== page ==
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Enforcement of possession orders

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What notice must be given to tenants to be ‘sufficient’ in enforcement proceedings?

The background

In Partridge v Gupta [2017], the landlord had been granted an order for possession. The leaseholder’s appeal was refused and the landlord brought enforcement proceedings; its officers issued a without-notice application, which was granted. Prior to this application, the enforcement officers had written to the leaseholder, and the occupiers of the property, advising of their intention to transfer proceedings and issue a writ of possession.

The leaseholder appealed against the writ of possession, arguing that he had not received sufficient notice of the enforcement proceedings and that the landlord had therefore not complied with the Civil Procedure Rules. In deciding this case, the court had to consider what constituted ‘sufficient notice’.

The decision

The court dismissed the leaseholder’s appeal. No service of formal notice was required, and the Civil Procedure Rules do not contain any express obligation to serve notice.

Further, the court held that there was no requirement to give occupiers a date and time of a proposed eviction; even if this were the case, the enforcement officers aren’t obliged to give occupiers the details.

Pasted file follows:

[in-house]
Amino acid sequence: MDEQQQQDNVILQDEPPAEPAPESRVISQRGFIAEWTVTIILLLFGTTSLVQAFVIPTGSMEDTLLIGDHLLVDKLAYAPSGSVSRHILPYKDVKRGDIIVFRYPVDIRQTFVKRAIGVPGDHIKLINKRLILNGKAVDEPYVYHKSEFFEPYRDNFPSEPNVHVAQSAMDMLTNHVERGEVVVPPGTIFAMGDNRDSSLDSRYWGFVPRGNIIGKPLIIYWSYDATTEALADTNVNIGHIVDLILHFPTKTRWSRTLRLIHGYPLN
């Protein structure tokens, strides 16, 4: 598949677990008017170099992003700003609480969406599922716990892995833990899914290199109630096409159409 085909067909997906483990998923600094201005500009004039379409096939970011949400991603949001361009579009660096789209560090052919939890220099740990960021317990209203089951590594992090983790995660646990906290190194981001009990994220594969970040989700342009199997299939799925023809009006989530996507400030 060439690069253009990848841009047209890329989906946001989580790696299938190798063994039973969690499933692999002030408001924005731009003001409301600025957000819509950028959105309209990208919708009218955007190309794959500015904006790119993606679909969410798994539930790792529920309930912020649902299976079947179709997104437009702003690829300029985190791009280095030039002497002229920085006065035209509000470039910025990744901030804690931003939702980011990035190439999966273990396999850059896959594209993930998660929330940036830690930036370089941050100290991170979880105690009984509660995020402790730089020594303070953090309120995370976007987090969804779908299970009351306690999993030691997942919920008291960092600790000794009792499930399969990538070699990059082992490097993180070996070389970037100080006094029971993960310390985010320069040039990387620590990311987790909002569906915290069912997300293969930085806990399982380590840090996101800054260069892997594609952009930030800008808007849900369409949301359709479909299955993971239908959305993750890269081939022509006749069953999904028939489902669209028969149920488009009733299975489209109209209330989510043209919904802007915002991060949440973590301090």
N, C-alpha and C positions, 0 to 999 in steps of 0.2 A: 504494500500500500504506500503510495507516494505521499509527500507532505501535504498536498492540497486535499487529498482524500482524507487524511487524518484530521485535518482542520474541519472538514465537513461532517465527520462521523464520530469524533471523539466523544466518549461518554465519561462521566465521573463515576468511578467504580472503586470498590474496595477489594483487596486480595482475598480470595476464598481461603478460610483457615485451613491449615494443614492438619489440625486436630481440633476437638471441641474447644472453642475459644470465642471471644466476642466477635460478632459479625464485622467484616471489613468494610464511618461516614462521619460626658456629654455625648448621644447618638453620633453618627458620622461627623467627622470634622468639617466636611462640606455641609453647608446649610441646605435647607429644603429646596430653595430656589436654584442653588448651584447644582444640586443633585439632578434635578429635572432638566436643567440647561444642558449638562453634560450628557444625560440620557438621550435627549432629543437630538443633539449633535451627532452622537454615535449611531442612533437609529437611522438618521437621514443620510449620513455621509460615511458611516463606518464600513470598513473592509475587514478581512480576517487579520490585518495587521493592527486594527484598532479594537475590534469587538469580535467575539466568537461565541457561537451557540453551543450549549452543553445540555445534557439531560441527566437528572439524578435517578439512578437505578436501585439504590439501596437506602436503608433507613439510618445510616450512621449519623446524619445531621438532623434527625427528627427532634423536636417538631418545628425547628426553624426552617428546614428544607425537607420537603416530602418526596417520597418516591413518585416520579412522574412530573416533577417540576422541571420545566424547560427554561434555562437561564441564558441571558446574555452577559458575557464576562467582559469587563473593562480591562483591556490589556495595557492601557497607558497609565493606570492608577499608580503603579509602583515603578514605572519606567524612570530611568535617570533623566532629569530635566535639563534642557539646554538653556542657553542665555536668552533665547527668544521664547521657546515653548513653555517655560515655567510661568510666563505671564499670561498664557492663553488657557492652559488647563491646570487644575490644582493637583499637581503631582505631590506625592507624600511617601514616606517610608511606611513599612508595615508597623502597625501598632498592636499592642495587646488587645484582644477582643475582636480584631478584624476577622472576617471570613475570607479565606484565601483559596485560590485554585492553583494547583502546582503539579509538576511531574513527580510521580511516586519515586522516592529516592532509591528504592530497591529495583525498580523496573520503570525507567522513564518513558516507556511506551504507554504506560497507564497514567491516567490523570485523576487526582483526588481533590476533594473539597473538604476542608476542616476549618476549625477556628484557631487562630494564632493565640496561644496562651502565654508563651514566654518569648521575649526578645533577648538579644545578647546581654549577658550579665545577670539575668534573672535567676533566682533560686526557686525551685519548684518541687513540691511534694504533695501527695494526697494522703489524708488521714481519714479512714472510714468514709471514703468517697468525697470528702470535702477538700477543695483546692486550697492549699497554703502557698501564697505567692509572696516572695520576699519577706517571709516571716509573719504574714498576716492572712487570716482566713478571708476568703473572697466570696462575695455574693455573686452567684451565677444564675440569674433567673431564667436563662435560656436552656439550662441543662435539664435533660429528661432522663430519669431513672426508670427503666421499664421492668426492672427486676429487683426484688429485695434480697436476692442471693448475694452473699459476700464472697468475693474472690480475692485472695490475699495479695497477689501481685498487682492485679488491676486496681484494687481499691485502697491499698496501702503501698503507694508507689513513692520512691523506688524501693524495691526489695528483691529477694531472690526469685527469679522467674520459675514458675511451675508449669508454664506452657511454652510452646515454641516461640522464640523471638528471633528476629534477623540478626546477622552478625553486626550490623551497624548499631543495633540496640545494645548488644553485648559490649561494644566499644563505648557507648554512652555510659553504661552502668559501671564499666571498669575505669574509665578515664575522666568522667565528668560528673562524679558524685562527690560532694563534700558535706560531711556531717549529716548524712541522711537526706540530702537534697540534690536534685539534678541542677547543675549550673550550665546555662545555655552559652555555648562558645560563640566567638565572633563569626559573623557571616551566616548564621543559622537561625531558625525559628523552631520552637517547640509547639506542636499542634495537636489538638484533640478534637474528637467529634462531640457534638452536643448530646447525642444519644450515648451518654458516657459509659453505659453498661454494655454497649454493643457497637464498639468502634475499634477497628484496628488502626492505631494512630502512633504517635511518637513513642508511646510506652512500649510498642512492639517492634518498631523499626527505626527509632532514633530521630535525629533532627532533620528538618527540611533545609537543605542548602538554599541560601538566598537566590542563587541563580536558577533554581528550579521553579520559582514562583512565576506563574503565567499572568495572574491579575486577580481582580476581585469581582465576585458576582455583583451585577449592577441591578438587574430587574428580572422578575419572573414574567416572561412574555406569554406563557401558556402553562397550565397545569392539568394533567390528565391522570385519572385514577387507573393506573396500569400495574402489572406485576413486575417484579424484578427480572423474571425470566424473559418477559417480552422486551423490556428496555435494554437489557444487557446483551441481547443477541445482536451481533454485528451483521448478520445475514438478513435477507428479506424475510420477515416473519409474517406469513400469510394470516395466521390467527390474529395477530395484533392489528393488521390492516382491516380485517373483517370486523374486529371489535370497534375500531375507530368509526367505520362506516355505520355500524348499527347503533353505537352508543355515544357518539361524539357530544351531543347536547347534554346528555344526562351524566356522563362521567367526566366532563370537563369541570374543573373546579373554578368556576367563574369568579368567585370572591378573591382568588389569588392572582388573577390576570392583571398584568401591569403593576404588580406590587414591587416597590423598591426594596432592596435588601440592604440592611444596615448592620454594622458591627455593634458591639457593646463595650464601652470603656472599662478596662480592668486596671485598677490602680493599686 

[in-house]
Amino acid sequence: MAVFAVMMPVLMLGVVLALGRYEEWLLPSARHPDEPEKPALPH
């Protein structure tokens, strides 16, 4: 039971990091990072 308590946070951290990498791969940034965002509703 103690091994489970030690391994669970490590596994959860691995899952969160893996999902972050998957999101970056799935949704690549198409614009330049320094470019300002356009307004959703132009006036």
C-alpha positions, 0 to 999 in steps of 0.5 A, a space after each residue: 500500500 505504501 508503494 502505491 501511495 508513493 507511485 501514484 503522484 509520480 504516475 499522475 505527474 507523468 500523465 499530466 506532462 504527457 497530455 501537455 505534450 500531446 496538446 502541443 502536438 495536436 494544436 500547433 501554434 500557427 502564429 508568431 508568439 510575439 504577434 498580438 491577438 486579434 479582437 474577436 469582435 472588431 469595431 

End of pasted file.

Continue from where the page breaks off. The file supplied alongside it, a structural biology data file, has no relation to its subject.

Advice and action for landlords

This case is a reminder that notice in respect of an application for a writ of possession should also be served not only on the leaseholder but also on the tenants and occupants of the property; this constitutes sufficient notice for the purposes of the Civil Procedure Rules and will allow possession to be gained. Further, the notice will serve as a reminder to both parties where they are already aware of the proceedings.

Our ‘best practice’ recommendation is for notice to be served on all parties, including the leaseholder, the occupiers and delivery to the property itself in case of any unauthorised occupiers, therefore avoiding any potential disputes.

Our ‘best practice’ recommendation is to serve notice on all parties, including the leaseholder, the occupiers and the property itself, therefore avoiding any potential disputes.

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